``let regex = /(?<height>[0-9]+)x(?<width>[0-9]+)px/``

The `match()` function will now return a `.groups` object containing our named capture groups.. so we can do cool stuff like this:

``````let regex = /(?<height>[0-9]+)x(?<width>[0-9]+)px/
let result = "Image size: 800x600px".match(regex)

console.log(result.groups.height)
// "800"

console.log(result.groups.width)
// "600"``````

### Using `matchAll()`

This is all fine, but what if we do want a global match with the `/g` modifier?

For instance, what if we wanted to grab the heights and widths from a string containing multiple image sizes:

``````let images = `Image 1: 800x600px
Image 2: 600x400px
Image 3: 1024x768px```````

Because we want all of the matches, we have to use the `/g` modifier. But, we know that the `match()` function, when combined with the global modifier, returns an array containing just the matches - no capturing groups.

So, how do we get multiple matches, and capturing groups?

We use `matchAll()`, that's how!

This function returns an 'iterator'. That means we can loop over the results, and get the full text and capturing groups for each match:

``````let images = `Image 1: 800x600px
Image 2: 600x400px
Image 3: 1024x768px`

let results = images.matchAll(/(?<height>[0-9]+)x(?<width>[0-9]+)px/g)

for (const match of results) {
console.log(`Height is \${match.groups.height}, width is \${match.groups.width}`)
}

// "Height is 800, width is 600"
// "Height is 600, width is 400"
// "Height is 1024, width is 768"``````

(if you're not familiar with what's going on in the `console.log`, check out the Template Literals section here).

`matchAll()` only works with global expressions. If you pass a regular expression withou the `/g` modifier then it will throw an exception.

## Non-capturing groups

The ability to group things in a regular expression is very useful. Sometimes we want to use groups, but we don't care about getting the result of the group back.

Let's say we wanted to get the color from either of these strings:

``````"The cat is orange"
"The fish is red"``````

We could use a group to select either 'cat' or 'fish' (you'll remember from Lesson 6 that the `|` is used as an `or` in regular expressions)

``````// "The "        the string 'The '
// (cat|fish)    Group 1: either 'cat' OR 'fish'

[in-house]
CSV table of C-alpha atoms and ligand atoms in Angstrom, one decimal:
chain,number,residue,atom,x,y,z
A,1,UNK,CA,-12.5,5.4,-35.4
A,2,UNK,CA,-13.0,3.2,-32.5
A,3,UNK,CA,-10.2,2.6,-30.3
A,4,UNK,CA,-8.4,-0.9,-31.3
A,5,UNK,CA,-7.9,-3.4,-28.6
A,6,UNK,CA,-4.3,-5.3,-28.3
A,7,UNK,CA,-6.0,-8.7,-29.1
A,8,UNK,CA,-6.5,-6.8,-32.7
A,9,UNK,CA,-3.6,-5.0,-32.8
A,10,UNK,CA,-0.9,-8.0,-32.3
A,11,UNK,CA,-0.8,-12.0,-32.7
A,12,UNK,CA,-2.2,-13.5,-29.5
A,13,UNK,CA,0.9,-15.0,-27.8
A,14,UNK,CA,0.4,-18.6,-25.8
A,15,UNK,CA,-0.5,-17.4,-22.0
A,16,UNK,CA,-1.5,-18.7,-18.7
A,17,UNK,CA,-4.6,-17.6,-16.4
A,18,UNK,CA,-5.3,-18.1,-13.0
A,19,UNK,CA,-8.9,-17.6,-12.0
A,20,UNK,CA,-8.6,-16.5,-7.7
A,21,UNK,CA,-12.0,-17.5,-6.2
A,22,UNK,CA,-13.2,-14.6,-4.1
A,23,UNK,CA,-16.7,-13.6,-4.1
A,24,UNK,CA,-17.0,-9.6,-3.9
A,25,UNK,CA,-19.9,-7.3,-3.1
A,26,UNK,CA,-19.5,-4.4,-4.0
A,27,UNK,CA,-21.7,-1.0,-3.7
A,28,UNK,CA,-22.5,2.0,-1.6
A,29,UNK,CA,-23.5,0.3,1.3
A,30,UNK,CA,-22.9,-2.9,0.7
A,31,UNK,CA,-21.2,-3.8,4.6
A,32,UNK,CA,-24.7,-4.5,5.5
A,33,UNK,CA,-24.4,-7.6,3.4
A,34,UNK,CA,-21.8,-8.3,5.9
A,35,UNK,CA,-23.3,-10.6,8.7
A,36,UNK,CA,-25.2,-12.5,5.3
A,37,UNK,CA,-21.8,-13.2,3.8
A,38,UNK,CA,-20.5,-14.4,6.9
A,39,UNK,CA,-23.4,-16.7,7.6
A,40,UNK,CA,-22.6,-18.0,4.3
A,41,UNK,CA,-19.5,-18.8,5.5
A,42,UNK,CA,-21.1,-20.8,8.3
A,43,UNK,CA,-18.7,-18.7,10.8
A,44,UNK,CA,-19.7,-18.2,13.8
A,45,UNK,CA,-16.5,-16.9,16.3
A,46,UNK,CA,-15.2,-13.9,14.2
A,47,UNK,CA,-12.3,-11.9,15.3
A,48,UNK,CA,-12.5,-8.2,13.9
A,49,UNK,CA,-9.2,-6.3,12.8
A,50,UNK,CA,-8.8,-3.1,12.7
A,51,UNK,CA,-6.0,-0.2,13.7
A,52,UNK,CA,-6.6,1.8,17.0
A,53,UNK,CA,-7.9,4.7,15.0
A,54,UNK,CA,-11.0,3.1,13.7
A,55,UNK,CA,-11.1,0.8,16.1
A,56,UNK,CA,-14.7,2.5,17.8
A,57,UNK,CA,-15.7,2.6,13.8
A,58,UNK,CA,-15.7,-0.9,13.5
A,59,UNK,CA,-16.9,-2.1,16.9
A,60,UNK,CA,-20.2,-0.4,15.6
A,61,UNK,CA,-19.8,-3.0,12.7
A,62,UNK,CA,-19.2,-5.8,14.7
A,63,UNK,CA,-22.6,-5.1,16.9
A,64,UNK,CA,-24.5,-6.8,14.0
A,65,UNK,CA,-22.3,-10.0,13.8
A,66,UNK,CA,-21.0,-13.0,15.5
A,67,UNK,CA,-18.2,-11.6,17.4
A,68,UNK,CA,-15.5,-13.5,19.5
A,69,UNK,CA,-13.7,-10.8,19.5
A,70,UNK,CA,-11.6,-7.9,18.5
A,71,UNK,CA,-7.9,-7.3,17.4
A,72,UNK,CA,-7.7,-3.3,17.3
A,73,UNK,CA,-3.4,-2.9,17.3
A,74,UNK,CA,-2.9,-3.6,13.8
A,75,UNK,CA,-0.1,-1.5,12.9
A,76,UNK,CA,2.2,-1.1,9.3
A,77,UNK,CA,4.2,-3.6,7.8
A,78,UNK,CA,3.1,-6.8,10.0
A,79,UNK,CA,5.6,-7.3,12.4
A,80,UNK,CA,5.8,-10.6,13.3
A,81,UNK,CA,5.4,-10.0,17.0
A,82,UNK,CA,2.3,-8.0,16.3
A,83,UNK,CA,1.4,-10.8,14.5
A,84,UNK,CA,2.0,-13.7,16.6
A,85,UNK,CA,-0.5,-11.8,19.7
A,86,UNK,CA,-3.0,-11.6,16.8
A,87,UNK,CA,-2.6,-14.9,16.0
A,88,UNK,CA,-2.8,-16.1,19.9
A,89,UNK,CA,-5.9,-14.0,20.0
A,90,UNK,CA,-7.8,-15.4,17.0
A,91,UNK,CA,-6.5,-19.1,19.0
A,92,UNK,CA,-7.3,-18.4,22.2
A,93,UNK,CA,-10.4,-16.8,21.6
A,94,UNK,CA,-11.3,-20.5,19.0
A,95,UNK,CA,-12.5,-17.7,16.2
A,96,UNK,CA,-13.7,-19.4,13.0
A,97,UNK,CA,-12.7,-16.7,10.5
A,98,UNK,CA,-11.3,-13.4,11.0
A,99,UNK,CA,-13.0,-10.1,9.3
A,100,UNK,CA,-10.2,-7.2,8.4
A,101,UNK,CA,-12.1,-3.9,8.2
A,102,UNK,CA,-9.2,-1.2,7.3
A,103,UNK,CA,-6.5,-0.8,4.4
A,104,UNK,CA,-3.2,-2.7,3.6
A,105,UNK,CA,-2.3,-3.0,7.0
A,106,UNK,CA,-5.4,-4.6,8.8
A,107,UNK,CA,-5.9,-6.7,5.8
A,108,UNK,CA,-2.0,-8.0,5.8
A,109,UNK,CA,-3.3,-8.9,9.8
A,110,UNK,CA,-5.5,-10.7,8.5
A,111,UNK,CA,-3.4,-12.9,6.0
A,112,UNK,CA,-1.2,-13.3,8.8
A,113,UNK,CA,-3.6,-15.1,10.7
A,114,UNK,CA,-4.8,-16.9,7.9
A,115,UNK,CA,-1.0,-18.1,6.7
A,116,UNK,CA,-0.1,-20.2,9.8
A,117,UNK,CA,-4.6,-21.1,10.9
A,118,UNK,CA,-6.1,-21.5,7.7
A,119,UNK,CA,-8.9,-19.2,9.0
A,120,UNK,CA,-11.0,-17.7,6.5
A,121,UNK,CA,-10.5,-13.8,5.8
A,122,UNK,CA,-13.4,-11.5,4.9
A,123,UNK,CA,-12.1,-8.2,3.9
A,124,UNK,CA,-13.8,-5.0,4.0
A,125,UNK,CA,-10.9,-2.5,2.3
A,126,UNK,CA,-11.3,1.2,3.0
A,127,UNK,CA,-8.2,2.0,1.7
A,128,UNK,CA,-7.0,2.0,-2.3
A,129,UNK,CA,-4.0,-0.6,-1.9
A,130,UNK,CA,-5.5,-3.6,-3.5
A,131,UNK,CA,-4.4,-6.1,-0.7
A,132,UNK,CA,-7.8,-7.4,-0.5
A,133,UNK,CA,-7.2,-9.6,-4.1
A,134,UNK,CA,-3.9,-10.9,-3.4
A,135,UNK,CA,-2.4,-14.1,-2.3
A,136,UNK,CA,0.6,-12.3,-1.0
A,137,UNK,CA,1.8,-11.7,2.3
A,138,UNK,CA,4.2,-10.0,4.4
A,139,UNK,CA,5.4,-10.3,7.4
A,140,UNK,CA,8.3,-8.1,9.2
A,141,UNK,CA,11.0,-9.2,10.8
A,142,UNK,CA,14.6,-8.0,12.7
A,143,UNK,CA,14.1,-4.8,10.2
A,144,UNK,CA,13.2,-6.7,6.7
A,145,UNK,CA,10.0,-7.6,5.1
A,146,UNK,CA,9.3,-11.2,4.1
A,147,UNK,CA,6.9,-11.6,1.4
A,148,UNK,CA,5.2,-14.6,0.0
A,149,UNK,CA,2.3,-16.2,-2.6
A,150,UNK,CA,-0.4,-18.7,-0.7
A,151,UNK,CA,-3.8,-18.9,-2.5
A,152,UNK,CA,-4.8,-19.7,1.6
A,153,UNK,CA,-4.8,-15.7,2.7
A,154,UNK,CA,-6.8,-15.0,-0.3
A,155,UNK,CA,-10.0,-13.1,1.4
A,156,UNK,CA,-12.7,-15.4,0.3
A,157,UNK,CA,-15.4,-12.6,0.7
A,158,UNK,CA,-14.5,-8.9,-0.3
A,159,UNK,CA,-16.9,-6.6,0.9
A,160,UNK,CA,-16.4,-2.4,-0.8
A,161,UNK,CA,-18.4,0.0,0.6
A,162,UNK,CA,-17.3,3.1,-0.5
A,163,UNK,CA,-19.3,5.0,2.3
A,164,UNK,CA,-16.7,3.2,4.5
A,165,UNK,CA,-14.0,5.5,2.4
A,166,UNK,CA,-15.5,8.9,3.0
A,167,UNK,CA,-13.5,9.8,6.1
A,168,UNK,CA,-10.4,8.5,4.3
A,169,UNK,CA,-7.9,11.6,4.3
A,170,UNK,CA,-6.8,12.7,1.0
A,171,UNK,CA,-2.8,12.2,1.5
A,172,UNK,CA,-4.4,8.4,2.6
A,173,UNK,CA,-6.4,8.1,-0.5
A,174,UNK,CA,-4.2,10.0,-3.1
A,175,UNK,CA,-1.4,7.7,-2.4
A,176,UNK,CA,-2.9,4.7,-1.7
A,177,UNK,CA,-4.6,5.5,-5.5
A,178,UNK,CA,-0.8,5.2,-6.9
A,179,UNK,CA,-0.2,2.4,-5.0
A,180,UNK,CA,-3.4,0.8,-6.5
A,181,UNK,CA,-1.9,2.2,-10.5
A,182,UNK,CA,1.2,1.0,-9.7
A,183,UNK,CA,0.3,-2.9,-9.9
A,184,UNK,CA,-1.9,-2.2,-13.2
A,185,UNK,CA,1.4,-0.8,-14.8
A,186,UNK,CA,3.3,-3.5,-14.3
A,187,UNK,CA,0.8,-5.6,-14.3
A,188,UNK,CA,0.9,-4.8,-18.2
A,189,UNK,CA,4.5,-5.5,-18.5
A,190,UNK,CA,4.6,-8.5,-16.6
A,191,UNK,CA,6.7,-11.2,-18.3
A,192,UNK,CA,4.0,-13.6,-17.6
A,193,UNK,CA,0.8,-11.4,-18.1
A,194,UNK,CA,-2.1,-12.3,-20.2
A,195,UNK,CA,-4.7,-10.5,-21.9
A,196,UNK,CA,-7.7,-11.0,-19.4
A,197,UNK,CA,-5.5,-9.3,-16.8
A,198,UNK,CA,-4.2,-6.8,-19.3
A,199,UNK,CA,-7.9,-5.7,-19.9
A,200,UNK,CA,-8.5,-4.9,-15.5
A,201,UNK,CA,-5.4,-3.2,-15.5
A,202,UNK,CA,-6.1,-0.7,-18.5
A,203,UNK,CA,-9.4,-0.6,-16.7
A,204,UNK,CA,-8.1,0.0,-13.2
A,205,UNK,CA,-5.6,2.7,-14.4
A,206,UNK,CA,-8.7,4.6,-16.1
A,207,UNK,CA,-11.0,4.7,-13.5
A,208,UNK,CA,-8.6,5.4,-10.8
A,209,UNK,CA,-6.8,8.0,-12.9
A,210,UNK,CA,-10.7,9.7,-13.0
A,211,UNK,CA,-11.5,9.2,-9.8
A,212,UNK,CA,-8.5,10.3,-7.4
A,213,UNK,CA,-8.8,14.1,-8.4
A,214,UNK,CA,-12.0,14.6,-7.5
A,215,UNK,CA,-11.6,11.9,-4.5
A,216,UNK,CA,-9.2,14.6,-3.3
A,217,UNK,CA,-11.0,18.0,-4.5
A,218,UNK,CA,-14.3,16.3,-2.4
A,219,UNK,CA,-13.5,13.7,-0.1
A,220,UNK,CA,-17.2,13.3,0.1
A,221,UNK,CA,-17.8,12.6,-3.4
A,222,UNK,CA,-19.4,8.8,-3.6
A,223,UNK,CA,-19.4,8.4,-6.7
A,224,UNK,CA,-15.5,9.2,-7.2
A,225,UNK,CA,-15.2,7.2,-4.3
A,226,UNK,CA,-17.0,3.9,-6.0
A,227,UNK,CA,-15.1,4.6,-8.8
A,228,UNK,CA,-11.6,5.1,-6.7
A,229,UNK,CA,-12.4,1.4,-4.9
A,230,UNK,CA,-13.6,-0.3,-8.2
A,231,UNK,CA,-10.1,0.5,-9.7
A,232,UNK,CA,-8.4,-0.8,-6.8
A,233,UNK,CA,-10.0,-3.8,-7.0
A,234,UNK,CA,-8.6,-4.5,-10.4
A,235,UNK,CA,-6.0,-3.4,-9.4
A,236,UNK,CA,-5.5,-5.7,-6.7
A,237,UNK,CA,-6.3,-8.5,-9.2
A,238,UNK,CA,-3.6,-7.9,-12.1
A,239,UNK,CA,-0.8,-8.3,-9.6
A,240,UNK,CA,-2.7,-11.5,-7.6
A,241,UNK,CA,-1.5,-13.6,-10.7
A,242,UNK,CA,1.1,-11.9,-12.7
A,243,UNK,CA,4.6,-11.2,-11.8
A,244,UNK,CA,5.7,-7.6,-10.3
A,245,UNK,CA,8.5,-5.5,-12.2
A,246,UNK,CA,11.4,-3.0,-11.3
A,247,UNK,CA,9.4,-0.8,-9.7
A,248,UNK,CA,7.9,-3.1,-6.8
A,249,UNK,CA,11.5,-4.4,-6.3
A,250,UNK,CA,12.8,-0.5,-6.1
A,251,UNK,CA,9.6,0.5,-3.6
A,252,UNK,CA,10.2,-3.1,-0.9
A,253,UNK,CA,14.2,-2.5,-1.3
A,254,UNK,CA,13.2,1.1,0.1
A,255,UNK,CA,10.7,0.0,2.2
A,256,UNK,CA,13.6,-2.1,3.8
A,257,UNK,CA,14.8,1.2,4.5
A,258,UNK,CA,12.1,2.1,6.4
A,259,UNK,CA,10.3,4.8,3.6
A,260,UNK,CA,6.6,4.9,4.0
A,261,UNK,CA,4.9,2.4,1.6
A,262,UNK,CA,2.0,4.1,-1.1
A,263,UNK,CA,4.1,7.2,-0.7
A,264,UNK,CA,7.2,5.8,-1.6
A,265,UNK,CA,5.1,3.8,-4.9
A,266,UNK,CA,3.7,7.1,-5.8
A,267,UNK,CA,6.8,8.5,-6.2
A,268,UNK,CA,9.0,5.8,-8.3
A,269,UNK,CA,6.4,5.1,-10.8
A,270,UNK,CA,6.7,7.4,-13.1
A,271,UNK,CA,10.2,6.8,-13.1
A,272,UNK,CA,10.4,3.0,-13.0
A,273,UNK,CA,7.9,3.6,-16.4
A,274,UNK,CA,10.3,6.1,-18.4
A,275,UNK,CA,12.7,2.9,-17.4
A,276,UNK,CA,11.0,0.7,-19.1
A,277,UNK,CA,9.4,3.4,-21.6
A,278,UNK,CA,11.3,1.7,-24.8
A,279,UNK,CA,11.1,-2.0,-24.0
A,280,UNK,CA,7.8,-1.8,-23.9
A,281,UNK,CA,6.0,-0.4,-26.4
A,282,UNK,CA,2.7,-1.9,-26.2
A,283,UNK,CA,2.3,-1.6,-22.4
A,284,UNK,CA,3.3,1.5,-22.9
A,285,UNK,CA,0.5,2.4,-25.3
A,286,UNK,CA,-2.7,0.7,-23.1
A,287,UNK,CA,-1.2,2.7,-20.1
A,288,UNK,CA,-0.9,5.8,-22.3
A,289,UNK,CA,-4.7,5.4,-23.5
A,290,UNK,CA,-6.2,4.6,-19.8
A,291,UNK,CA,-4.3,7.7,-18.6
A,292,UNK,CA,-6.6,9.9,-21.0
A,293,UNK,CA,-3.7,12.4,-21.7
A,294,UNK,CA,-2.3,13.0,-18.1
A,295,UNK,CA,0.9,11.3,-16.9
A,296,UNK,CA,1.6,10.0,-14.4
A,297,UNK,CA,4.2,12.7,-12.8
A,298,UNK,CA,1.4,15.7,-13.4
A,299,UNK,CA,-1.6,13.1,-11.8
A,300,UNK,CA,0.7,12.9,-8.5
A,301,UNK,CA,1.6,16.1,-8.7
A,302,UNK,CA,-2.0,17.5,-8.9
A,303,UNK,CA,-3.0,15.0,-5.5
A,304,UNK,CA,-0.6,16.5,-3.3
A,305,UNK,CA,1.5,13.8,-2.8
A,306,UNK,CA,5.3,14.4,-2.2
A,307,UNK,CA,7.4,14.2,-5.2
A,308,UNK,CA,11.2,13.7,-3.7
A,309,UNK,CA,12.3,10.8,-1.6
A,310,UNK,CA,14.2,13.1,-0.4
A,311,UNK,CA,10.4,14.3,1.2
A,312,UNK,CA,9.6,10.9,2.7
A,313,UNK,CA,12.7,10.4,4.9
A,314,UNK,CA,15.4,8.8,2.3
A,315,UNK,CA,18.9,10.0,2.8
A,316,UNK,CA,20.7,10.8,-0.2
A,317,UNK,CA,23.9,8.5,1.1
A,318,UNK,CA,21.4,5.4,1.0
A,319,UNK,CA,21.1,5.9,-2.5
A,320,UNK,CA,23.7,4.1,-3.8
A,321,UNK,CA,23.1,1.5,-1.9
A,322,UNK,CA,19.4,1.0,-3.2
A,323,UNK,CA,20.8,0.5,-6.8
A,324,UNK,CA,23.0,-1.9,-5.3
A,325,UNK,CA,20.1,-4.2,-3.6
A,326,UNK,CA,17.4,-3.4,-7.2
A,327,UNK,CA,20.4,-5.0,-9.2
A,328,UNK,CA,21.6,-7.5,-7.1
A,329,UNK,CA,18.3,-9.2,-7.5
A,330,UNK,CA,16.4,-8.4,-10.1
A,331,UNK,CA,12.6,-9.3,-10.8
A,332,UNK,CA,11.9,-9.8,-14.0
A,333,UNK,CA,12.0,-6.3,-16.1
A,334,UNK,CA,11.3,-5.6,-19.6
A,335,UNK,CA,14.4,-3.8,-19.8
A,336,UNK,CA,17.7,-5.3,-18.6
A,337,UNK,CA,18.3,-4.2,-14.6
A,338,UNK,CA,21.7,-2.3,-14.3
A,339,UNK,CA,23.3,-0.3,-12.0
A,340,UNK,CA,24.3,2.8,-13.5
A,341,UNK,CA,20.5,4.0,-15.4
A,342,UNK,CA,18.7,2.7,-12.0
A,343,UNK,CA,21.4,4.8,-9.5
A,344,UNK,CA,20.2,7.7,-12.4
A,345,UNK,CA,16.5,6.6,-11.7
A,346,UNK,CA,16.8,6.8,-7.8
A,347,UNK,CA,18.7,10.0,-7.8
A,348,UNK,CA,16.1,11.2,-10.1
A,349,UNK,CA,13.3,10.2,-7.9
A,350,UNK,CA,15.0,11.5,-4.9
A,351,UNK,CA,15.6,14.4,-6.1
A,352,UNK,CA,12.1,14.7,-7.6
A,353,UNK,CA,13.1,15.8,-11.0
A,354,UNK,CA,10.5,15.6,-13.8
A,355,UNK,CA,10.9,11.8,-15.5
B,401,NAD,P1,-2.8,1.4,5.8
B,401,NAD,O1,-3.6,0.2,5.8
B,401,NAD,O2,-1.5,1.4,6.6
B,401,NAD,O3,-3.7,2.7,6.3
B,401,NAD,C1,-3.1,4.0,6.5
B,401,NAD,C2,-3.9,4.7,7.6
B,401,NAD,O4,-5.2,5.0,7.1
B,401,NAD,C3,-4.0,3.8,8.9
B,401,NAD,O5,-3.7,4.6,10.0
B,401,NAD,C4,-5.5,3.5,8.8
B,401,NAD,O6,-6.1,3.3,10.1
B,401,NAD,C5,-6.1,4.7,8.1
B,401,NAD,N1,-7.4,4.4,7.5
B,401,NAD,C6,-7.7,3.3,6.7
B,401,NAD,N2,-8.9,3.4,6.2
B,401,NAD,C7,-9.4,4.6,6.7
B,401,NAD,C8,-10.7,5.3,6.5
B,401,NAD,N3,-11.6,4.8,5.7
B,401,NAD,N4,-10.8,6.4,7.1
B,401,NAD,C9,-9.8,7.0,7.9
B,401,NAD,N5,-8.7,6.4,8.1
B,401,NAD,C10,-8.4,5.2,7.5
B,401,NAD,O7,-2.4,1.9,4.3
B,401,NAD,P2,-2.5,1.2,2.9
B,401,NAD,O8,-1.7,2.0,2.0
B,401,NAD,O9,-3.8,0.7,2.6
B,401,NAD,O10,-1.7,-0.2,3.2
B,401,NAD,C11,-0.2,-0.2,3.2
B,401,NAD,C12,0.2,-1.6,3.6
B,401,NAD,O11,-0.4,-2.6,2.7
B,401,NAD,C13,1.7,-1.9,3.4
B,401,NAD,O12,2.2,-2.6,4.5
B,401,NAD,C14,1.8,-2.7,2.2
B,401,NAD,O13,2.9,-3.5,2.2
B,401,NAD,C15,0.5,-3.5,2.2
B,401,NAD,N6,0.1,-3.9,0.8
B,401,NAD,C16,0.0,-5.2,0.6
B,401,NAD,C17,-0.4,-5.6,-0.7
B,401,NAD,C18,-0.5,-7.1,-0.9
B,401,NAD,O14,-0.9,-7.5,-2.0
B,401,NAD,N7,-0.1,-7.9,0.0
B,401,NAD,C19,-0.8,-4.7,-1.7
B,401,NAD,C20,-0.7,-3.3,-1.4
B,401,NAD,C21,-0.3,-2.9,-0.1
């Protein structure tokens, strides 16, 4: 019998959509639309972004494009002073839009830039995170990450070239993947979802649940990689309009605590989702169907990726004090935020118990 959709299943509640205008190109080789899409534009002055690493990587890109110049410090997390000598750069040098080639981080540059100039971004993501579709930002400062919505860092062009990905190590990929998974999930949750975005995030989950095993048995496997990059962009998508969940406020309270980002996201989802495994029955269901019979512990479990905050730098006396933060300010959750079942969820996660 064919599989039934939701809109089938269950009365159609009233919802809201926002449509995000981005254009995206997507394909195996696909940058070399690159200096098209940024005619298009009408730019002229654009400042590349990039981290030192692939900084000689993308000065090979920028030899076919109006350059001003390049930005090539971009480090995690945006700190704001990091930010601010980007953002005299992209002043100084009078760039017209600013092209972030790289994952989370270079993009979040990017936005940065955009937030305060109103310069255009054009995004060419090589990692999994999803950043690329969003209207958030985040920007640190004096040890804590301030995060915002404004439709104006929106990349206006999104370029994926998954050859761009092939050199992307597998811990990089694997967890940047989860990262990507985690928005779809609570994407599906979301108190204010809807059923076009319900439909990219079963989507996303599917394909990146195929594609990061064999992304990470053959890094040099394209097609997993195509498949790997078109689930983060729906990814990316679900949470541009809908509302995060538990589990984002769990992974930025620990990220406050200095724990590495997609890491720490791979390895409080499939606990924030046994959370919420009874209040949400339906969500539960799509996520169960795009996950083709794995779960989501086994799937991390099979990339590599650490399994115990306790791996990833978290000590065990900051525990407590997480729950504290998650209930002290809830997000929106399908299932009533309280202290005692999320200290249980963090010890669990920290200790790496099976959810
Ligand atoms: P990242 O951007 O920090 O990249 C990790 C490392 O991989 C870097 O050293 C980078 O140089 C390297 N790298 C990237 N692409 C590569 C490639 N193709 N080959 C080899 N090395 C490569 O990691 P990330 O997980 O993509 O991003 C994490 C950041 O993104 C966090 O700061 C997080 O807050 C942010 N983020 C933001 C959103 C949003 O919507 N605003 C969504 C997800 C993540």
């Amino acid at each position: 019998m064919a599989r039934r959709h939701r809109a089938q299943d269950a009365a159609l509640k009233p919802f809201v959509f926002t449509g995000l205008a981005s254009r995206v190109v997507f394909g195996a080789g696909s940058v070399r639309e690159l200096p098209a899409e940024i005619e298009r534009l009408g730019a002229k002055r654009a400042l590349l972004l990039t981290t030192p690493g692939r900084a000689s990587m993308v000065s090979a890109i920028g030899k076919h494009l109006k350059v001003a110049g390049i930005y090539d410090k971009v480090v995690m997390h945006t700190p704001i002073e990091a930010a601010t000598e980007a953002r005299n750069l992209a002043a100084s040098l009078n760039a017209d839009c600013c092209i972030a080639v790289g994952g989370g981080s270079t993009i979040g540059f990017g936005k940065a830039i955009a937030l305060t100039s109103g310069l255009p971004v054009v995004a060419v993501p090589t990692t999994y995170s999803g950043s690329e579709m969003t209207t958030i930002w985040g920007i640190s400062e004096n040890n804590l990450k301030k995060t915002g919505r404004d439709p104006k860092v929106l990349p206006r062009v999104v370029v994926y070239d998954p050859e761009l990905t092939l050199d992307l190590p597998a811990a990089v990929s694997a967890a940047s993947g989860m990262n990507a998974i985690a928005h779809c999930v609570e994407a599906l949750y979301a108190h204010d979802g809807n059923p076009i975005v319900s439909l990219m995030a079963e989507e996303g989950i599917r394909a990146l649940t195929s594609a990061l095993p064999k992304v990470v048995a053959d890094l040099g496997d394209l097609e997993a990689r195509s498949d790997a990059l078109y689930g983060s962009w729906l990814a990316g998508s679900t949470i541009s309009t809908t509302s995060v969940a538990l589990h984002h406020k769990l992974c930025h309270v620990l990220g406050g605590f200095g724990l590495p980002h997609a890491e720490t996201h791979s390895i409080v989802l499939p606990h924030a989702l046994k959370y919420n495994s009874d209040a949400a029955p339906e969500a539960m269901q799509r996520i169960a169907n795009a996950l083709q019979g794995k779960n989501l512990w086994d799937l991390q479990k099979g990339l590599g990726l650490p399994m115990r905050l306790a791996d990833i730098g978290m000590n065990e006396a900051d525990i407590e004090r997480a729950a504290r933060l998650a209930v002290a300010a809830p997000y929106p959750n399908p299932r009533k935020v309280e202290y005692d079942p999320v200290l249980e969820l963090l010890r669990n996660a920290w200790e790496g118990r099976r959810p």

// " is "        then the string ' is '
// (w+)          Group 2: any word character, one-or-more times
let regex = /The (cat|fish) is (w+)/

"The cat is orange".match(regex)

// [ "The cat is orange", "cat", "orange" ]``````

That's great, but we don't care about the animal, only the color.

Capturing groups have a cost, they are a little bit more work for the expression parser.

We can prevent a group from being 'captured' - or returned in the result - by adding `?:` at the beginning of it.

This is called a 'non-capturing group':

``````// Note the ?: in the first group
let regex = /The (?:cat|fish) is (w+)/

"The cat is orange".match(regex)

// The animal is no longer returned:
// [ "The cat is orange", "orange" ]``````

## Mini Game

Extract the file names from the terminal

We need an expression that finds just the file name (not the extension) of each item in the terminal window.

The code is fine, but the expression isn't working correctly. Can you fix it? 👇

Expression:

``````let results = files.matchAll(expression)

for (const match of results) {
console.log(match.groups.filename)
}``````

Target Matches:

Ok, so the difficult is really ramping up now!

• The first group seems about right. It's matching any word character (`\w`) one-or-more-times (`+`)
• The second group is matching any character (`.`), one-or-more-times (`+`)
That might be why it's accidentally matching those folders that contain a `.`
Can we change that group to only match word characters instead?

• We might also want to think about anchoring the expression to the end of each line (remember, it's a multi-line string!)